NBA Commissioner Stern speaks to reporters in New York

Report: An NBA season on league’s Christmas list?

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After one of the labor talks breakdowns, I forget which one, I gave up. It wasn’t that the rug had been pulled out from under me, it’s that the two sides had hit that point where it made financially so much more sense to make a deal than not make a deal, and they were still futzing around with their over-dramatic nonsense and stupid talking points. So I decided to stop hoping for a deal. Hope is stupid. That’s my official stance, and I’m sticking with it. The two sides are too blinded by their own agendas to seek out a bargain, which is what a bargaining table is for.

But, if you’re into that whole “hope beyond hope” thing, we’ve got something for you.

Ken Berger of CBSSports.com reports that the league may be holding its cards to vest and keeping up with its bluff face, but in reality, there’s a push to get a deal… just in time for Christmas.

Despite the grim outlook of potentially lengthy and costly lawsuits, there are strong indications that NBA officials and attorneys representing the players want to take one more shot at reaching a settlement before the possibility of having close to a full season is devoured by the legal process.

Two people who have been briefed on the leagues strategy told CBSSports.com the NBA is holding out hope a settlement can be reached in time for the season to begin no later than Christmas. One of those people said the process already is under way through what he described as “back-channeling,” although sources from both sides professed no knowledge of such conversations.

A third person said that based on how vendor contracts and other financial arrangements were put in place, starting the season by Christmas would be optimal as far as preserving those relationships, and of course, revenues. Multiple people who have spoken with top NBA officials about the matter said it is understood that starting the season after Christmas is not viewed as a viable option.

via NBA, players hoping for one more shot at settlement – NBA – CBSSports.com Basketball.

The problem? Sure, there are people on the league’s side that want games by Christmas. But they haven’t been the ones driving the conversation. Not since this whole thing started. It’s hard-liners, on both sides, who have the controls. And those owners are going to want to wait and trust that the courts won’t fall for the players’ disclaim of interest, that it won’t rule in favor of an illegal boycott when the players can play in Europe, that they’ll win the court cases and the players will come crawling back, broken.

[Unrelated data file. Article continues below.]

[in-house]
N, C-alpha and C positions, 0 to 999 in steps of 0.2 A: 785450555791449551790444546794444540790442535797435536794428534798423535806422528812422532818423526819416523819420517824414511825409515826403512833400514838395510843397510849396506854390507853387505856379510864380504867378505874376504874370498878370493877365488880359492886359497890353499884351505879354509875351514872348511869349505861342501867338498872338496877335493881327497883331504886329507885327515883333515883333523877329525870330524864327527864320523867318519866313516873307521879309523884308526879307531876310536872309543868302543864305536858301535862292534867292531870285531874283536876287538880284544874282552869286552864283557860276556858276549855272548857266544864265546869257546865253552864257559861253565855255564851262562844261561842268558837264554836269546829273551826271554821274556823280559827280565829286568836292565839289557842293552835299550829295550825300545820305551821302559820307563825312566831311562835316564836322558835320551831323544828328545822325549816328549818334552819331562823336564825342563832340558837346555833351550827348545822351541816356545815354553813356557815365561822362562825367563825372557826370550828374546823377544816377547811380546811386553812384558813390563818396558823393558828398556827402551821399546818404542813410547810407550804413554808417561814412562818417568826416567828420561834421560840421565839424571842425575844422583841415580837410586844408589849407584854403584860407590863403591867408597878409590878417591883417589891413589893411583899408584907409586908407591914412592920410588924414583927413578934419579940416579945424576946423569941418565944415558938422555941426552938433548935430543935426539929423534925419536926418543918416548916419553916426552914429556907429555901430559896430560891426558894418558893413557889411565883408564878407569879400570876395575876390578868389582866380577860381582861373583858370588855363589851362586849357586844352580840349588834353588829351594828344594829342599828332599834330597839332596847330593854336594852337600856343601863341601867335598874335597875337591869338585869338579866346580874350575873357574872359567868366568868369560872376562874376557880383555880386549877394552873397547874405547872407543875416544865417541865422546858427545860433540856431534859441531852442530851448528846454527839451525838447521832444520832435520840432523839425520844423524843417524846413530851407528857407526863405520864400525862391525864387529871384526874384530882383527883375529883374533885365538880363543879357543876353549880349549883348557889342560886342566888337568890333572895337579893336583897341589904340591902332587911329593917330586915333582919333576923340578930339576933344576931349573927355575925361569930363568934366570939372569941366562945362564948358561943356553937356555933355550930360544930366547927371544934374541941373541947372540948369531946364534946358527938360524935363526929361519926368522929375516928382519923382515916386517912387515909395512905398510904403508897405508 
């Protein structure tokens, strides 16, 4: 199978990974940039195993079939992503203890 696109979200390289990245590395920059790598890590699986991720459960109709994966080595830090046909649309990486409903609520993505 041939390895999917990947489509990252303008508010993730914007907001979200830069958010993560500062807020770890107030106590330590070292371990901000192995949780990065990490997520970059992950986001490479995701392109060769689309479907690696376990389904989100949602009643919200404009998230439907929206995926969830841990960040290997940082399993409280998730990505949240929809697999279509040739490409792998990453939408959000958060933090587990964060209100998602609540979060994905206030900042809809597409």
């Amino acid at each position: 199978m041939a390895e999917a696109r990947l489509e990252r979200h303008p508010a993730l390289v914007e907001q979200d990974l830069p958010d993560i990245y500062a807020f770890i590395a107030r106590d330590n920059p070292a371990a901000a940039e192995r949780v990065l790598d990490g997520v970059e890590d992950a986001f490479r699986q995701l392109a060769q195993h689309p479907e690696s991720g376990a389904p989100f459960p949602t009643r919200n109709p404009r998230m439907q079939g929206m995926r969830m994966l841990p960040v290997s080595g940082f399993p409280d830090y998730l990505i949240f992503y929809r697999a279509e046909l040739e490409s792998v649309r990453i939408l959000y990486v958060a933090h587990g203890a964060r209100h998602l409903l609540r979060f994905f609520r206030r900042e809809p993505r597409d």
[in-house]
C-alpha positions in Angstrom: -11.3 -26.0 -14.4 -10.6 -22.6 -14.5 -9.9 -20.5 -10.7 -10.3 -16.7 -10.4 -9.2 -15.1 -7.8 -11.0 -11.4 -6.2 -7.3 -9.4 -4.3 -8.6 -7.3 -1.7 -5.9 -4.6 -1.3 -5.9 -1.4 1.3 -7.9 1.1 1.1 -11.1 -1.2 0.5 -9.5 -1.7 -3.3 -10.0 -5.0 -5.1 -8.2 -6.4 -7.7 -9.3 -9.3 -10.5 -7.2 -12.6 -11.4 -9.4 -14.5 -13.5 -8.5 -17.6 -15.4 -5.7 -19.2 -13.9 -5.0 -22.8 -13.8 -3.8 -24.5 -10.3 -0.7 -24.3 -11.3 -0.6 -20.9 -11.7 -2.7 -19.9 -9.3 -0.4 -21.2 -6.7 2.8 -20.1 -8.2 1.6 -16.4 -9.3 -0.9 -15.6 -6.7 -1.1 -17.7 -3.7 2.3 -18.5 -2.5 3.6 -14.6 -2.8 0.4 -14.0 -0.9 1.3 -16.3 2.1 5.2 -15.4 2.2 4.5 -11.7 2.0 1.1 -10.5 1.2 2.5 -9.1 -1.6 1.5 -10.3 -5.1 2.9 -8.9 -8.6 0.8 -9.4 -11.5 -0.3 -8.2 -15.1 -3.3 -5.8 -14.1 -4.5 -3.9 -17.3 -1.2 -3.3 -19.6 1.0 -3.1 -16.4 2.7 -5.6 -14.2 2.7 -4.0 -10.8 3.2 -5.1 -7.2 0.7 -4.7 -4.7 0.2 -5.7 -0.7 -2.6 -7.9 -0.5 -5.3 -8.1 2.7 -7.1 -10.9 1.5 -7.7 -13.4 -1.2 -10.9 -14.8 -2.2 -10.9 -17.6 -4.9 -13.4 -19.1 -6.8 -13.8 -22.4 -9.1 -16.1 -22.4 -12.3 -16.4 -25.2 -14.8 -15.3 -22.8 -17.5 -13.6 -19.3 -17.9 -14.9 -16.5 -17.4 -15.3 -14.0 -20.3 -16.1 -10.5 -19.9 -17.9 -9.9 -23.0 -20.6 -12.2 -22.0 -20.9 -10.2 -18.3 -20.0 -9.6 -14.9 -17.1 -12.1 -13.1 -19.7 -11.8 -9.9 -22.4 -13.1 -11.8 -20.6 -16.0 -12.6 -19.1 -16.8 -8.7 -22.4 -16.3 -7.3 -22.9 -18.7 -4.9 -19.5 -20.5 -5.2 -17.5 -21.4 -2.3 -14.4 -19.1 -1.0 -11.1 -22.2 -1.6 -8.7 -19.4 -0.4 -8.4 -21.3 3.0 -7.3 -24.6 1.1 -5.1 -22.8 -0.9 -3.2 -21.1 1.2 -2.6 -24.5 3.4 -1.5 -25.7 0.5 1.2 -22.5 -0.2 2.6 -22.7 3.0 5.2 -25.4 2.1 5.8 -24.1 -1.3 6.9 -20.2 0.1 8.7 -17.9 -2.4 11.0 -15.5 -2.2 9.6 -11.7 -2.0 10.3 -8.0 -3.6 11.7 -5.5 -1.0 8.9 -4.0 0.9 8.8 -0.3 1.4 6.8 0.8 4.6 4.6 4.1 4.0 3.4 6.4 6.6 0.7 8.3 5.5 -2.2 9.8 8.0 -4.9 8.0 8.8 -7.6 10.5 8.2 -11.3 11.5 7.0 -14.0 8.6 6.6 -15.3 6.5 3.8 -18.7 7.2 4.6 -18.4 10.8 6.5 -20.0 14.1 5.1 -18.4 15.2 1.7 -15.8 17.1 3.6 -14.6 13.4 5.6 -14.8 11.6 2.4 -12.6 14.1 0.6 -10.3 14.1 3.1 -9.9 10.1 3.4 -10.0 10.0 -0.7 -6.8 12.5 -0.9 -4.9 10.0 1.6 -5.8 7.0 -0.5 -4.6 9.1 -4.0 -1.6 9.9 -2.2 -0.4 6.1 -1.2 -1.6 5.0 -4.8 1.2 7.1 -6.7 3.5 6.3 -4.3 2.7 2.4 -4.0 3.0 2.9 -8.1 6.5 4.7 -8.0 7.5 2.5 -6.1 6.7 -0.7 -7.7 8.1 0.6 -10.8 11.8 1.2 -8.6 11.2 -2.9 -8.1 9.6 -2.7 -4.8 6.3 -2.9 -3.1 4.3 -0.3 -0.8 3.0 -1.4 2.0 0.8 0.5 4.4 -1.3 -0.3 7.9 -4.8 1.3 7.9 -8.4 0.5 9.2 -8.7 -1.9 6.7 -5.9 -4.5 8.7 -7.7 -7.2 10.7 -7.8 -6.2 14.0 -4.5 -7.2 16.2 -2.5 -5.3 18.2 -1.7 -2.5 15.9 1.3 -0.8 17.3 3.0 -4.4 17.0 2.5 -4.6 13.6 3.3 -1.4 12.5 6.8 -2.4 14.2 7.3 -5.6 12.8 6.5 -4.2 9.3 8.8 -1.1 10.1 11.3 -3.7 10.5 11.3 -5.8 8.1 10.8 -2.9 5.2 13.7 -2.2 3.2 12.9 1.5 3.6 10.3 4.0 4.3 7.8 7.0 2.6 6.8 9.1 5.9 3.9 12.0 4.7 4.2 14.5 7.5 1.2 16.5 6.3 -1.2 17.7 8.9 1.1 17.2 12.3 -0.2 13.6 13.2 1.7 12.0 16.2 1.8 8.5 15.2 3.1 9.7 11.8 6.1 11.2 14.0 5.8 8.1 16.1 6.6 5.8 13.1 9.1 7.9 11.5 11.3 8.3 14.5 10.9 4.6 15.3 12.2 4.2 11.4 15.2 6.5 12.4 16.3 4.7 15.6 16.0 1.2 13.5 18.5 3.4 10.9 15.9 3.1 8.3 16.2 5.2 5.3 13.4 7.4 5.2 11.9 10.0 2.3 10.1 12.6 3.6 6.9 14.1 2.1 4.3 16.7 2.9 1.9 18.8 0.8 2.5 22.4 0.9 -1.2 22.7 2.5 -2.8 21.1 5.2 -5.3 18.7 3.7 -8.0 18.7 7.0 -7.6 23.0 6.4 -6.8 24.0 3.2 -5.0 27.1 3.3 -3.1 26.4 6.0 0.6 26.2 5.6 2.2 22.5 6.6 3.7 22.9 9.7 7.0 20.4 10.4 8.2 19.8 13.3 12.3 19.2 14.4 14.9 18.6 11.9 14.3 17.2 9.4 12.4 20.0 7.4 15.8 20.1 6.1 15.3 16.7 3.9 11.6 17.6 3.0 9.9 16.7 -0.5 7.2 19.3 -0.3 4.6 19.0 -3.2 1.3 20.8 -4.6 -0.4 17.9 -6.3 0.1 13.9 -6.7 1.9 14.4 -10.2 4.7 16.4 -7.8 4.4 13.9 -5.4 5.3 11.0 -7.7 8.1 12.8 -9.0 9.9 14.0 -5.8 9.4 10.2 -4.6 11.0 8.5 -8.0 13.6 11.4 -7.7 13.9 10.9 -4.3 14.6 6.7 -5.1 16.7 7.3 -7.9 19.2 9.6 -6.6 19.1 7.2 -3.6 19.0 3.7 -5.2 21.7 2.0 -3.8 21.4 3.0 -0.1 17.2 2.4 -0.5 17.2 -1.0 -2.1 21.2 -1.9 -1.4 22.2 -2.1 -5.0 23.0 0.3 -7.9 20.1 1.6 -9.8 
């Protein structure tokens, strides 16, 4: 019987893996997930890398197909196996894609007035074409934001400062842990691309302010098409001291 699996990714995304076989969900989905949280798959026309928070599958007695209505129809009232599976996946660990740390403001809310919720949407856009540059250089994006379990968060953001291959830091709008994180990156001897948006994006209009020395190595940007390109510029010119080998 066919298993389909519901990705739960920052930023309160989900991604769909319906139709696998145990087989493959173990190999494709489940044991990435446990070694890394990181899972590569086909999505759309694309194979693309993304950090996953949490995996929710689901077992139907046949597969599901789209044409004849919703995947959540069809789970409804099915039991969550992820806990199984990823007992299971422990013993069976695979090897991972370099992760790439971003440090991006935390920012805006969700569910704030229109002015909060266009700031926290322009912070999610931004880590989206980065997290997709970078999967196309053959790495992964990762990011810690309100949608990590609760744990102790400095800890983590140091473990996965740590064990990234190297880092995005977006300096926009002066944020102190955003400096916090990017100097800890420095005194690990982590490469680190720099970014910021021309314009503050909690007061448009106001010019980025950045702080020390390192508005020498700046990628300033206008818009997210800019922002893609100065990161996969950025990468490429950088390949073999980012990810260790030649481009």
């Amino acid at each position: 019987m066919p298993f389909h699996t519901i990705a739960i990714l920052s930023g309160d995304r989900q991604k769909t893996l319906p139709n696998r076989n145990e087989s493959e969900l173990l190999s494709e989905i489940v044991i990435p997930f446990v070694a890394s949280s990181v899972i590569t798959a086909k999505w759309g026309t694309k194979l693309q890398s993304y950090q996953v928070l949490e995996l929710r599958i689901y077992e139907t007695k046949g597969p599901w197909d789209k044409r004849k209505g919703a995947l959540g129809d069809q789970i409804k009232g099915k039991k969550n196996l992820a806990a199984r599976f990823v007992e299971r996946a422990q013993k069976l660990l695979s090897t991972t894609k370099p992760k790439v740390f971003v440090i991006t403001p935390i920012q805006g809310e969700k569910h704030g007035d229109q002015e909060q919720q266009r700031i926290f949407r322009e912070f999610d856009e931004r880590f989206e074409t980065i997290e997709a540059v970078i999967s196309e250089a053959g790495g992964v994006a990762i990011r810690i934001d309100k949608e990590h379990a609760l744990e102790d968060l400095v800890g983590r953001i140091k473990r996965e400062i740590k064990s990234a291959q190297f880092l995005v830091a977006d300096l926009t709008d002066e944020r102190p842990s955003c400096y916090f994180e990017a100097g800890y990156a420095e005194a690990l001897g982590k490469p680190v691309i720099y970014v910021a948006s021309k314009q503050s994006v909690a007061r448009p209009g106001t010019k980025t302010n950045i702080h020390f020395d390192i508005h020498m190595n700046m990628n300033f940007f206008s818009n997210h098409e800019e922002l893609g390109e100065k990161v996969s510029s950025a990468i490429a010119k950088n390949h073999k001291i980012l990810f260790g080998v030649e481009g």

It’s nice to have something to hold out hope for. But unless both sides can corral their more volatile elements, the NBA fan’s stocking is going to be empty this year as the Grinch, whichever side you think that is, steals Christmas.

Report: Cavaliers tried trading entire team but LeBron James for Kobe Bryant in 2007

LOS ANGELES - JANUARY 12:  LeBron James #23 of the Cleveland Cavaliers and Kobe Bryant #8 of the Los Angeles Lakers wait for the ball to go into play on January 12, 2006 at Staples Center in Los Angeles, California.  NOTE TO USER: User expressly acknowledges and agrees that, by downloading and/or using this Photograph, user is consenting to the terms and conditions of the Getty Images License Agreement.  (Photo by Lisa Blumenfeld/Getty Images)
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Kobe Bryant requested a trade from the Lakers in 2007, and he later said he preferred to be dealt to the Bulls.

Though Kobe had a no-trade clause, the Lakers explored other options.

They talked with the Mavericks and even agreed to terms with the Pistons, but Kobe vetoed Detroit. The Lakers also spoke with the Cavaliers.

Brian Windhorst of ESPN:

According to multiple sources with direct knowledge of the event, the Lakers once contacted the Cavs to investigate whether Cleveland would make James available in a possible Bryant trade.

The Cavs said that James, indeed, was untouchable, sources said. Then they attempted to make the Lakers a different offer for Bryant, offering anyone else on their team in a package for him. The Lakers had no interest.

For Bryant, who had a no-trade clause in his contract, the answer was simple.

“I never would’ve approved it. Never. The trade to go to Cleveland? Never,” Bryant told Holmes.